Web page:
But then FiveThirtyEight tempers it a little bit with this reminder that Trump’s supporters are on average more well-off than others. Here’s The New Yorker visiting a bunch of Trump rallies. SupChina discusses first-generation Chinese immigrants supporting Trump and racism is a bullet point there, but apparently it’s partly rallied around rap lyrics about robbery that advise to “find a Chinese neighborhood” to steal from, so…? I am not going to go any deeper into this rabbit hole. Then here’s Mother Jones arguing against the economy being a big factor at all, and Vox saying it is about racial resentment. Here’s Bloomberg on the Clinton campaign’s failure to persuade and The Federalist on “hyper-liberal late-night comedy” and The Washington Times on Trump’s optimism. I could find hundreds more out there just by Googling, and so could you; and chances are if you’re enough of a voracious reader to be reading my humble blog, you’ve already read some of these.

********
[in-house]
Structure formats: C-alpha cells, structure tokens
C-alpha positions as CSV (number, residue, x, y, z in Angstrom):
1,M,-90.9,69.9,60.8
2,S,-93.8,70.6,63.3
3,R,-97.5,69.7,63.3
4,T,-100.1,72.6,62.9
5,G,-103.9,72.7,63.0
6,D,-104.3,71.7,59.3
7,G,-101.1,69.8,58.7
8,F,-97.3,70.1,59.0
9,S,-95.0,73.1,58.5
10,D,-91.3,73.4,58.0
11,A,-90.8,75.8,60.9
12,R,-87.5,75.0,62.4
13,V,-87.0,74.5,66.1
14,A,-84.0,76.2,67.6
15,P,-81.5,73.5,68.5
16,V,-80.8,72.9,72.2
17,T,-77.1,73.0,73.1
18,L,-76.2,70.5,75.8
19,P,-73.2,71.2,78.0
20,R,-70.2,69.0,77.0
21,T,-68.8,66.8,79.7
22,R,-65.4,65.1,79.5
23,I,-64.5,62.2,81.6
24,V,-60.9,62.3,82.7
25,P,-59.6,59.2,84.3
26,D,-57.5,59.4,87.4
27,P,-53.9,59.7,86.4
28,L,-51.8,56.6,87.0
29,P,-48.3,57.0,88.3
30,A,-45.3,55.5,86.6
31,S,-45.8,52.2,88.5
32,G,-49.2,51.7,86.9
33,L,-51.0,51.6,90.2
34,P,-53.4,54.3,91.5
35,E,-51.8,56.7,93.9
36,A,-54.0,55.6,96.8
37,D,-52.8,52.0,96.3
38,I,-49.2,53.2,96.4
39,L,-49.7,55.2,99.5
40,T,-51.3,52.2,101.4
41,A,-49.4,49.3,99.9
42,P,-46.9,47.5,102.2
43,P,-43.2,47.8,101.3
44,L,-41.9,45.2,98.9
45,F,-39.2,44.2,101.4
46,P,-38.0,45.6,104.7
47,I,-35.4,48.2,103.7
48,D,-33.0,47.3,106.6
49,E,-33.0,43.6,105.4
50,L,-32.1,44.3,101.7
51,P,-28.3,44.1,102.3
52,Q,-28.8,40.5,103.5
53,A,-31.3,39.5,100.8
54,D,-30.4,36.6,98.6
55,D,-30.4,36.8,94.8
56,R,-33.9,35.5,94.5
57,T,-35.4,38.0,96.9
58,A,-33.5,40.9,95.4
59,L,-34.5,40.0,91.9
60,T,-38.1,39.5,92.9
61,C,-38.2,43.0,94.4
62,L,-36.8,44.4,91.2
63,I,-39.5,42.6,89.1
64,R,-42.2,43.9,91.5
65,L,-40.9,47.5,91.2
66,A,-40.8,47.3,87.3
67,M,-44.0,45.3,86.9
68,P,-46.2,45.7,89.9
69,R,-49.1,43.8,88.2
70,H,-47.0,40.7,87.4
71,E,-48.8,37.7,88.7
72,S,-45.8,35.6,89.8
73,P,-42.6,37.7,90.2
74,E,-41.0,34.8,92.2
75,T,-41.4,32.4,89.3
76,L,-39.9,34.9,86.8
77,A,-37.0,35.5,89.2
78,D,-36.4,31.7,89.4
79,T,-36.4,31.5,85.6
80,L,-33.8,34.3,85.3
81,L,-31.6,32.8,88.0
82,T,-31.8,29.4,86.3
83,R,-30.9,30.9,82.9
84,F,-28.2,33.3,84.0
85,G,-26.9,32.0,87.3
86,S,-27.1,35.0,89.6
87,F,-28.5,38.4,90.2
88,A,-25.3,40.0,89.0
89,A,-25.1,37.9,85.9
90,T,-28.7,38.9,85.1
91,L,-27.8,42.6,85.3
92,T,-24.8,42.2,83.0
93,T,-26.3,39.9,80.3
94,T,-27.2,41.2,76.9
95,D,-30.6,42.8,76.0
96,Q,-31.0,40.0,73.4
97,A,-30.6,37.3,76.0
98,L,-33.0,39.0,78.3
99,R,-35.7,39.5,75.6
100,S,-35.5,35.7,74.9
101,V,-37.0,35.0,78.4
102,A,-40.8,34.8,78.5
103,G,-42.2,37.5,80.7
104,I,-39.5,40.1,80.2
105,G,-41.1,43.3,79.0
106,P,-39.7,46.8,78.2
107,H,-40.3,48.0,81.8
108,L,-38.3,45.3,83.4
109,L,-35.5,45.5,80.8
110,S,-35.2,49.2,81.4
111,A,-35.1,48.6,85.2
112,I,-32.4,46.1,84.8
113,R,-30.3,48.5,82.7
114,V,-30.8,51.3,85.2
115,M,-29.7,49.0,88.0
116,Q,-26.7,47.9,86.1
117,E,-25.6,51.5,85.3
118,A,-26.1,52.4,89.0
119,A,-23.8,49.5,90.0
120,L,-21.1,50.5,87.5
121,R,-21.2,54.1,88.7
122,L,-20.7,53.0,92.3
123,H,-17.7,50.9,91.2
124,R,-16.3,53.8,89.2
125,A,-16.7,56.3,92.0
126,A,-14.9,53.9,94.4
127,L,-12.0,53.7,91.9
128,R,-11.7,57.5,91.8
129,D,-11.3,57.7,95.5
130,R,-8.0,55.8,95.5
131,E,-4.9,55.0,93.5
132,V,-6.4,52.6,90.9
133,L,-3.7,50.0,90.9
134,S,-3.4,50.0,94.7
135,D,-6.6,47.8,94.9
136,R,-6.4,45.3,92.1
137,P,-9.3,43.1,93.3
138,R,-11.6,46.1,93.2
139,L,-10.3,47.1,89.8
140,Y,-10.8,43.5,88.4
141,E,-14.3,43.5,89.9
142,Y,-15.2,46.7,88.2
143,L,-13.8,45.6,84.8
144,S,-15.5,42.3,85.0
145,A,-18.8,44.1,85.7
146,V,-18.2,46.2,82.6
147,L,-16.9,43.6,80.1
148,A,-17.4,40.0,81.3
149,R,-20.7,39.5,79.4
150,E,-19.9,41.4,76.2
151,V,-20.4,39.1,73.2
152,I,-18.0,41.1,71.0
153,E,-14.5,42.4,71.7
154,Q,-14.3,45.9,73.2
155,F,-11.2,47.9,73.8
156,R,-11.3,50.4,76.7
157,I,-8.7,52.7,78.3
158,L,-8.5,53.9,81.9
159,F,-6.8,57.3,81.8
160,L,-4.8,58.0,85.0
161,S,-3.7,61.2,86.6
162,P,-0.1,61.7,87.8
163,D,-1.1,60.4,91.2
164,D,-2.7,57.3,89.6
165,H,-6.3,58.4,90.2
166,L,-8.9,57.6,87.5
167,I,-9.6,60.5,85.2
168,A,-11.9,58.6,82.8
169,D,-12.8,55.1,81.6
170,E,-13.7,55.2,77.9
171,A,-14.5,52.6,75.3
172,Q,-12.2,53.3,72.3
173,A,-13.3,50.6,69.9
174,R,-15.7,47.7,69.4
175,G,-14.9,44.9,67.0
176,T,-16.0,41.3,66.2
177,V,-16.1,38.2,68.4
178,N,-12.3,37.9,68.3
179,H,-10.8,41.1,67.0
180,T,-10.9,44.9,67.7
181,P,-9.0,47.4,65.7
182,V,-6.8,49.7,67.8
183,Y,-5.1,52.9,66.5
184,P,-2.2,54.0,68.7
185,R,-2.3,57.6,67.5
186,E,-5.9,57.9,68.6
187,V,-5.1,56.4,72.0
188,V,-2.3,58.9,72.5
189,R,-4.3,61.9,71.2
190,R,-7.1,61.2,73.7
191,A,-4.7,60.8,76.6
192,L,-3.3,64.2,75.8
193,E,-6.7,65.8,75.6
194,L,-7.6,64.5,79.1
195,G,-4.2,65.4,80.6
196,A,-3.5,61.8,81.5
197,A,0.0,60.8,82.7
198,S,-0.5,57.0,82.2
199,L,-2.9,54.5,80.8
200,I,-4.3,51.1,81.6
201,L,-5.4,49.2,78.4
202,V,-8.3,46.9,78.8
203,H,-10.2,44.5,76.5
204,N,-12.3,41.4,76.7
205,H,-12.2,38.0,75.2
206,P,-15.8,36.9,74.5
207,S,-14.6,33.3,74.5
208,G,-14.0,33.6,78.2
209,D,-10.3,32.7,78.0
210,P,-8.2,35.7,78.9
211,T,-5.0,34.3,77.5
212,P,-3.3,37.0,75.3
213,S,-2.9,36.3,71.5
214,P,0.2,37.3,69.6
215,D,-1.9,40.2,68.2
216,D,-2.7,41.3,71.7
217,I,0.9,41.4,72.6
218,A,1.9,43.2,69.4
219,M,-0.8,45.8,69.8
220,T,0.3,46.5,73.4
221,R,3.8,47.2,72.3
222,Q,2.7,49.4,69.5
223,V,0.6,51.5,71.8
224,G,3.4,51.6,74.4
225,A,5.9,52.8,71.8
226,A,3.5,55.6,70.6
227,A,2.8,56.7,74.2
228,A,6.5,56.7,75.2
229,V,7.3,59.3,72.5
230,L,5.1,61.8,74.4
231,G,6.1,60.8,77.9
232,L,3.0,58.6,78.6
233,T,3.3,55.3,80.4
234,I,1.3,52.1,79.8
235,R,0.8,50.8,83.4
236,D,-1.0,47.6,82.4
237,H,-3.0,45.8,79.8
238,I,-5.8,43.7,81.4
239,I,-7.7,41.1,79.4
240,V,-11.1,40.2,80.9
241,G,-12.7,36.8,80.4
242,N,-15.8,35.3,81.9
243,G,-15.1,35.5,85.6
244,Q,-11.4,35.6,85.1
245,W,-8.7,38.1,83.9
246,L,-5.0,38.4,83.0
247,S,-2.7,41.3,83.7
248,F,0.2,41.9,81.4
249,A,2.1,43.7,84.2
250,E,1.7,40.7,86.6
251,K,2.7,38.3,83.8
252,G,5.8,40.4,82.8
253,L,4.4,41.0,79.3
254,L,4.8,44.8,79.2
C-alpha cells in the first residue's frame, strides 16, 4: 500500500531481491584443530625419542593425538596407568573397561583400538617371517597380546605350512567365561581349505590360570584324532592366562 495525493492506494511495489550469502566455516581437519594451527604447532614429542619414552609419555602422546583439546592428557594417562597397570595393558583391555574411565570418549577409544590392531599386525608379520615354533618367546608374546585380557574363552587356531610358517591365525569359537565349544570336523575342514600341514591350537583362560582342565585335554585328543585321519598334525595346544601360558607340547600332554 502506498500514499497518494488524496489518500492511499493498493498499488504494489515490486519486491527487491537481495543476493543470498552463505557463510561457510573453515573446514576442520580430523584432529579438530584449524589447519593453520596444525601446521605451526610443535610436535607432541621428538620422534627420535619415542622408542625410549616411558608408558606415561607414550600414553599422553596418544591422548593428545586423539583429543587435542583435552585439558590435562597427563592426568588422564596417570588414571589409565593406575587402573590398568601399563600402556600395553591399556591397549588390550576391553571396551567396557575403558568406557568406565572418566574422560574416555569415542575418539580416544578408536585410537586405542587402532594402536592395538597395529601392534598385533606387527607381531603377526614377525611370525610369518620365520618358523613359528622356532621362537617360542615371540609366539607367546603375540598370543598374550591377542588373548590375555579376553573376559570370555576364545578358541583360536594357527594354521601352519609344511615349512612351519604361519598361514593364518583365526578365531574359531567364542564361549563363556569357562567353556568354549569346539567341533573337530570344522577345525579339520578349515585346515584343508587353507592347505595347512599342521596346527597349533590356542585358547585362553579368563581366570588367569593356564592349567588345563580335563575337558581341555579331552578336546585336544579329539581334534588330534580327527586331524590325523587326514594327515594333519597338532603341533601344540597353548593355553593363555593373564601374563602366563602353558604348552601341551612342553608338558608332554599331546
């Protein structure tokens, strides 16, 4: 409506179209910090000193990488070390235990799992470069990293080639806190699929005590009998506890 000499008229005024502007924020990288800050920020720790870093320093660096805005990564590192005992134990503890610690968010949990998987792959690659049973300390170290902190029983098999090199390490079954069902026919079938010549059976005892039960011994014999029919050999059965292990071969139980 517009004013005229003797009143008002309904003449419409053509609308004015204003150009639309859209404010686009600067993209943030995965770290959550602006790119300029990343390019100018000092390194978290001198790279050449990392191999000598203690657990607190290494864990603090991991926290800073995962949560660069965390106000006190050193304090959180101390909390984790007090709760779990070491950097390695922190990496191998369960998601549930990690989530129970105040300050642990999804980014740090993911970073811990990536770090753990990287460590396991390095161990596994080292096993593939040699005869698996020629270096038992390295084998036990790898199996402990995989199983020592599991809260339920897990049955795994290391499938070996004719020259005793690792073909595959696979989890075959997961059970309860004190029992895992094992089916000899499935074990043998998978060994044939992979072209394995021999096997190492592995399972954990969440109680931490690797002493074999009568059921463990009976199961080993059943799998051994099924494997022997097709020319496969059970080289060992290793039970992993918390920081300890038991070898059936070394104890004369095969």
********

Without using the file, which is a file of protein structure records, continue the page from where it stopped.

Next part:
It’s complicated.

Maybe you still think the degree of Trump’s racism and sexism should have overridden voters’ concerns with their own jobs. Maybe you’ve seen the posts and tweets about people getting harassed and insulted and told to leave the country, and you fault Trump voters for enabling this. Maybe you personally know Trump voters and believe they have none of the above excuses. That’s reasonable. But here’s one last explanation from Current Affairs, that suggests that many Trump votes are anti-establishment and nothing else — I disagree with lots of of the rest of the article, but this may cast the aforementioned concerns in a different light:

It’s important to recognize the extent to which the Trump vote was an undirected repudiation of the Establishment rather than an affirmative vote for anything. […] A vote for Trump is a Molotov cocktail. It is not nuanced. It is designed to do as much damage as possible. Pointing out that the Molotov cocktail does not share the thrower’s values, or cheats on its taxes, is not an effective rhetorical strategy. Because a vote for Trump is an attempt to blow up the government, it doesn’t matter at all whether Trump is a sleaze, sex predator, or vulgarian. He pisses off the right people, and that is what matters.